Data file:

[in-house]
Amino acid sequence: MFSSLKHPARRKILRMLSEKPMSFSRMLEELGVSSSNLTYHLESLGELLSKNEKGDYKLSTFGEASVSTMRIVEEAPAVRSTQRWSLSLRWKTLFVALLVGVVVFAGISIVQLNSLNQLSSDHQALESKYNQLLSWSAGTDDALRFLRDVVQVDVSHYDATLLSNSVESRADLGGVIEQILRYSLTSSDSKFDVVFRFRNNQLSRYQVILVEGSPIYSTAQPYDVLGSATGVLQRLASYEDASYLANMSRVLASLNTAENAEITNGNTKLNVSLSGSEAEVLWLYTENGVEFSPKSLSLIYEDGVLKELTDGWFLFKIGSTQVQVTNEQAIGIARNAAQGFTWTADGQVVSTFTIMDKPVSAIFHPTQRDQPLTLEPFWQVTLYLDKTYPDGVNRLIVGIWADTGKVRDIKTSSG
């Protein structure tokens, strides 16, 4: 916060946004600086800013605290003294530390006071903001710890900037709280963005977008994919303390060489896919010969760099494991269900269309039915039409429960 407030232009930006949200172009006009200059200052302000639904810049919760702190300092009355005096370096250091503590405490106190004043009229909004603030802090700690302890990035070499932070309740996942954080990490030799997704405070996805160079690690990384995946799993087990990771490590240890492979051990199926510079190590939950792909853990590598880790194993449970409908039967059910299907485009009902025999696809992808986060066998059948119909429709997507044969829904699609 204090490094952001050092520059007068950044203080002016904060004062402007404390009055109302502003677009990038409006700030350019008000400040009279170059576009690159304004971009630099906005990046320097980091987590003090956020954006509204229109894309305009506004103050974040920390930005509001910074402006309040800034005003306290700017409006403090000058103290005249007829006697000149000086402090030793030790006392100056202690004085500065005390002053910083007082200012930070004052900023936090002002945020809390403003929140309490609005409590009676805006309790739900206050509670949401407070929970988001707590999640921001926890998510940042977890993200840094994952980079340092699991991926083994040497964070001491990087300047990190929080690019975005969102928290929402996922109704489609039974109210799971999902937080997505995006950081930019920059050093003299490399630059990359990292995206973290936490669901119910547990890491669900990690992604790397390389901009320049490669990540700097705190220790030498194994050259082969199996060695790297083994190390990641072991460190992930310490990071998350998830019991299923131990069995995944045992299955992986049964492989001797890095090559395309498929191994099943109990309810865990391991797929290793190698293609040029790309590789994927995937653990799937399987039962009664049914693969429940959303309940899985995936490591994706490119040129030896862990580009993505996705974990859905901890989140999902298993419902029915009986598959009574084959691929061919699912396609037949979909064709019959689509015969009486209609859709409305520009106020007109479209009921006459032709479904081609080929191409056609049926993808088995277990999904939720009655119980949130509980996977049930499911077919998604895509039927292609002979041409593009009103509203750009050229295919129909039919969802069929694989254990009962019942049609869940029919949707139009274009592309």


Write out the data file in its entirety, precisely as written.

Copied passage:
[in-house]
Amino acid sequence: MFSSLKHPARRKILRMLSEKPMSFSRMLEELGVSSSNLTYHLESLGELLSKNEKGDYKLSTFGEASVSTMRIVEEAPAVRSTQRWSLSLRWKTLFVALLVGVVVFAGISIVQLNSLNQLSSDHQALESKYNQLLSWSAGTDDALRFLRDVVQVDVSHYDATLLSNSVESRADLGGVIEQILRYSLTSSDSKFDVVFRFRNNQLSRYQVILVEGSPIYSTAQPYDVLGSATGVLQRLASYEDASYLANMSRVLASLNTAENAEITNGNTKLNVSLSGSEAEVLWLYTENGVEFSPKSLSLIYEDGVLKELTDGWFLFKIGSTQVQVTNEQAIGIARNAAQGFTWTADGQVVSTFTIMDKPVSAIFHPTQRDQPLTLEPFWQVTLYLDKTYPDGVNRLIVGIWADTGKVRDIKTSSG
């Protein structure tokens, strides 16, 4: 916060946004600086800013605290003294530390006071903001710890900037709280963005977008994919303390060489896919010969760099494991269900269309039915039409429960 407030232009930006949200172009006009200059200052302000639904810049919760702190300092009355005096370096250091503590405490106190004043009229909004603030802090700690302890990035070499932070309740996942954080990490030799997704405070996805160079690690990384995946799993087990990771490590240890492979051990199926510079190590939950792909853990590598880790194993449970409908039967059910299907485009009902025999696809992808986060066998059948119909429709997507044969829904699609 204090490094952001050092520059007068950044203080002016904060004062402007404390009055109302502003677009990038409006700030350019008000400040009279170059576009690159304004971009630099906005990046320097980091987590003090956020954006509204229109894309305009506004103050974040920390930005509001910074402006309040800034005003306290700017409006403090000058103290005249007829006697000149000086402090030793030790006392100056202690004085500065005390002053910083007082200012930070004052900023936090002002945020809390403003929140309490609005409590009676805006309790739900206050509670949401407070929970988001707590999640921001926890998510940042977890993200840094994952980079340092699991991926083994040497964070001491990087300047990190929080690019975005969102928290929402996922109704489609039974109210799971999902937080997505995006950081930019920059050093003299490399630059990359990292995206973290936490669901119910547990890491669900990690992604790397390389901009320049490669990540700097705190220790030498194994050259082969199996060695790297083994190390990641072991460190992930310490990071998350998830019991299923131990069995995944045992299955992986049964492989001797890095090559395309498929191994099943109990309810865990391991797929290793190698293609040029790309590789994927995937653990799937399987039962009664049914693969429940959303309940899985995936490591994706490119040129030896862990580009993505996705974990859905901890989140999902298993419902029915009986598959009574084959691929061919699912396609037949979909064709019959689509015969009486209609859709409305520009106020007109479209009921006459032709479904081609080929191409056609049926993808088995277990999904939720009655119980949130509980996977049930499911077919998604895509039927292609002979041409593009009103509203750009050229295919129909039919969802069929694989254990009962019942049609869940029919949707139009274009592309």